PARENTS and pupils are celebrating after a U-turn by the council handed youngsters from the city’s Gaelic primary school the guarantee of a place at James Gillespie’s High.
Education bosses had warned up to nine pupils hoping to start S1 in August could be turned away because of high demand.
But the move sparked an outcry in the Gaelic community.
And after a threat of legal action over the issue from Bord na Gaidhlig, the body which promotes the language, the report due to be discussed at yesterday’s education committee was withdrawn.
And the council announced all pupils from the Gaelic-medium primary, Taobh na Pairce, would get a place after all.
Gillespie’s is the designated high school for Gaelic-medium pupils, but because they come from all over the city they were first in line to be turned away when the roll looked full.
Instead they faced going to their own local high school or Tynecastle High, which has some Gaelic provision.
But Gillespie’s head Donald Macdonald said he would make sure they were all accommodated.
And the council is to set up a working group to look at the longer-term options for Gaelic-medium secondary education.
Jennifer Gilmour, spokeswoman for the parents, welcomed the change of heart. She said: “We’re delighted they have seen sense. The main thing is they are making arrangements to accommodate the pupils who were already part way through the transition.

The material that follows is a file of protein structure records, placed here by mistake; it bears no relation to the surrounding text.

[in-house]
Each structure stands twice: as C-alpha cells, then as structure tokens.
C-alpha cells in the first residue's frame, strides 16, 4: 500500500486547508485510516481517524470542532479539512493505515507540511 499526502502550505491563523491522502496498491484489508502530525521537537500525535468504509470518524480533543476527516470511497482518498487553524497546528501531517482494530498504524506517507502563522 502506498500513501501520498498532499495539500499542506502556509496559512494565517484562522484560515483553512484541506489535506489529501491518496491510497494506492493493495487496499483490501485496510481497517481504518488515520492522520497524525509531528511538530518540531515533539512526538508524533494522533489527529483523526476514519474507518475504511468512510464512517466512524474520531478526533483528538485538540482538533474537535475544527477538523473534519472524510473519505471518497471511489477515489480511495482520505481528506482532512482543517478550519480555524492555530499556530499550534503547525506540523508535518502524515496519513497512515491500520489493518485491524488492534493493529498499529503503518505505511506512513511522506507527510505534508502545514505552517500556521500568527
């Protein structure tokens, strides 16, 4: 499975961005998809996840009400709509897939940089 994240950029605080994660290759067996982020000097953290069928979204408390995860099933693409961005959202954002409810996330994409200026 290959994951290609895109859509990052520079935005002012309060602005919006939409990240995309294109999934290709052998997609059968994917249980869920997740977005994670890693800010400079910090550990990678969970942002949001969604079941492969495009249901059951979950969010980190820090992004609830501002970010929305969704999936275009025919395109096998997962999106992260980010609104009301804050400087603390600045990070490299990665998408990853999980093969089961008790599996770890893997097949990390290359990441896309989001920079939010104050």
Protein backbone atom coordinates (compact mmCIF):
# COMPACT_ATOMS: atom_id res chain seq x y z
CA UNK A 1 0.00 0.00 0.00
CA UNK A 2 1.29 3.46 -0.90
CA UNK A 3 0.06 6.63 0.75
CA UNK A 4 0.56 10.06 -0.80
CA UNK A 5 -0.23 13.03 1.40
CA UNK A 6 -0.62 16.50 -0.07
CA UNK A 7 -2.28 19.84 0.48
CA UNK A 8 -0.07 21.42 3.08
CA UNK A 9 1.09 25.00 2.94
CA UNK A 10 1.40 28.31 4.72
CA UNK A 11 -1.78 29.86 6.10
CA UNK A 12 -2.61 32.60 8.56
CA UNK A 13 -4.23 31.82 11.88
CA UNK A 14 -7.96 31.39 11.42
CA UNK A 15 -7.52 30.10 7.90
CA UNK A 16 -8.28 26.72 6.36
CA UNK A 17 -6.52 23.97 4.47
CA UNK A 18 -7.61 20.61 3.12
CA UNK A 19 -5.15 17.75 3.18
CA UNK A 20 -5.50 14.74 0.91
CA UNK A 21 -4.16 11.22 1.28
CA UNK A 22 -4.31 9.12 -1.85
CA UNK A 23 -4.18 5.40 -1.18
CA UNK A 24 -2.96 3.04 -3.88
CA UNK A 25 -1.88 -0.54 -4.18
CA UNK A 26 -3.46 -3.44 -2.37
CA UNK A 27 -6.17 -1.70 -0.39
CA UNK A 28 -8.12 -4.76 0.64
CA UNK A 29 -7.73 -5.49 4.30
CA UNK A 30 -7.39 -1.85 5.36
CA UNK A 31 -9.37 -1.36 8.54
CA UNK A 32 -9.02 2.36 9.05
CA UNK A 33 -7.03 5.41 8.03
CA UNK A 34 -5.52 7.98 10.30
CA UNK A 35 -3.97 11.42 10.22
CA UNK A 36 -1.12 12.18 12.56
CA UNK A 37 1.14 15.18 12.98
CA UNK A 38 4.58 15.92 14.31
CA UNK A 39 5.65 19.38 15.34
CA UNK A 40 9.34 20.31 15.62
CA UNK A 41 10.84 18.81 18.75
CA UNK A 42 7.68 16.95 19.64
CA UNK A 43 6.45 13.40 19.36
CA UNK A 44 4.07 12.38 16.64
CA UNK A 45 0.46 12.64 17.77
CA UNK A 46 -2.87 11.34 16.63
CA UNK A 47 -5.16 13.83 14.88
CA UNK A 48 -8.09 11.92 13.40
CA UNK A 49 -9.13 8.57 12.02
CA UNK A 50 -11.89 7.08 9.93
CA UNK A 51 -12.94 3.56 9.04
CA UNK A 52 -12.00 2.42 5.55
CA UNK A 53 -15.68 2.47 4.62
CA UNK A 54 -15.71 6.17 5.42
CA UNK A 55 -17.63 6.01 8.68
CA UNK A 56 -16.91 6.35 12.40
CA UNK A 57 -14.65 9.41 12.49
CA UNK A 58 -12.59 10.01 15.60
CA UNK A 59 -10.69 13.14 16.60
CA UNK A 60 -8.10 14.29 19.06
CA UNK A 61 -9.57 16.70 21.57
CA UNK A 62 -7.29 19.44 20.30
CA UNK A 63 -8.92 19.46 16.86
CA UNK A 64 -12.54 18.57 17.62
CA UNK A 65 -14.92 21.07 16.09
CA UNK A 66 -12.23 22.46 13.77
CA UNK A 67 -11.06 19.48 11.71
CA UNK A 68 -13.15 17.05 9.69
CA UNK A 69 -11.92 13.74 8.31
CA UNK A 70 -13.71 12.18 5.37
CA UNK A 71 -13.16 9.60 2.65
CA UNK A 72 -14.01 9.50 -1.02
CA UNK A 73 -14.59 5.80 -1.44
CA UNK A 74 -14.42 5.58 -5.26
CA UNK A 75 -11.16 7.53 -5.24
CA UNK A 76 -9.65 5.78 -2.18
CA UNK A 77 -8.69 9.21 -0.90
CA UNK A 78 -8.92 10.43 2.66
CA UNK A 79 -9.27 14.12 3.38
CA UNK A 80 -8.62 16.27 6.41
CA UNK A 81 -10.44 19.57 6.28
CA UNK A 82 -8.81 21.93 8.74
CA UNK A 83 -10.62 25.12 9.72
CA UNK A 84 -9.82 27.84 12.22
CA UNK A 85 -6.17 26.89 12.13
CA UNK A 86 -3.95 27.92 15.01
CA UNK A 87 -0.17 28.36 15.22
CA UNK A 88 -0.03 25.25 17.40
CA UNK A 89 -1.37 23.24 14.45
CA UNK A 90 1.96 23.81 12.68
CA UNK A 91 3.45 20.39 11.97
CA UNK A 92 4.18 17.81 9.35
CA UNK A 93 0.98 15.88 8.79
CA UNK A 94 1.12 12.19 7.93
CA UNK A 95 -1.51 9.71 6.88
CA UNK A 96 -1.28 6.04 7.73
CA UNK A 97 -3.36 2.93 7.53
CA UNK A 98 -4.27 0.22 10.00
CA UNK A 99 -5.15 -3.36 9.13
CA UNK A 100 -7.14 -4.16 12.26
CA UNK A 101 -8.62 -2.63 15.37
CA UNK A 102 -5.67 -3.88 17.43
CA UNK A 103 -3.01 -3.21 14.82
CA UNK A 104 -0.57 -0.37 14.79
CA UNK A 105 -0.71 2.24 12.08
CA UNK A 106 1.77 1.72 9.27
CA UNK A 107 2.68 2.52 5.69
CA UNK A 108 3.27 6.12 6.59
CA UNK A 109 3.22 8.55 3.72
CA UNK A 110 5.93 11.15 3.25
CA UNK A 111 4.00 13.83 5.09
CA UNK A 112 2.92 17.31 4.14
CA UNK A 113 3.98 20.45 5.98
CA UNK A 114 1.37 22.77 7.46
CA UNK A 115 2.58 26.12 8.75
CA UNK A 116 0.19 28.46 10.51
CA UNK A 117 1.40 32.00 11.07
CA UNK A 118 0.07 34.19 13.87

“I think the councillors had all realised the strength of feeling and that it had not been done in the right way, it had been sprung on people at the last minute.”
In a letter to parents, the council insisted it had “a strong commitment to developing Gaelic within the city”.
Marion Thompson, whose daughter Sorcha will go to Gillespie’s in August, said: “All the families affected are very relieved that the children have been guaranteed a place at their catchment school.
“It was very distressing for many to have the possibility of places being withdrawn so far into the transition process.
“It’s particularly important to us that our children go to their catchment school as it is the only school in Edinburgh offering a continuation of their Gaelic-medium education.
“The children are delighted that they will be going to high school with their Gaelic speaking friends.
“We are encouraged that the council has given us a strong commitment to now look at all the options for expanding Gaelic secondary education going forward, and to involve parents fully in that process.”
Education leader Councillor Paul Godzik said it was “unfortunate” the committee could not discuss the issue due to legal advice.
But he said: “Having received further advice from the headteacher we will ensure that all qualifying catchment P7 pupils, including those from Taobh na Pairce, are able to attend James Gillespie’s High School for the August 2016-17 session.
“Also given the pressures on Gillespie’s in future years, due to their rising school roll and other factors, we will also consult on arrangements for secondary Gaelic-medium education from August 2017.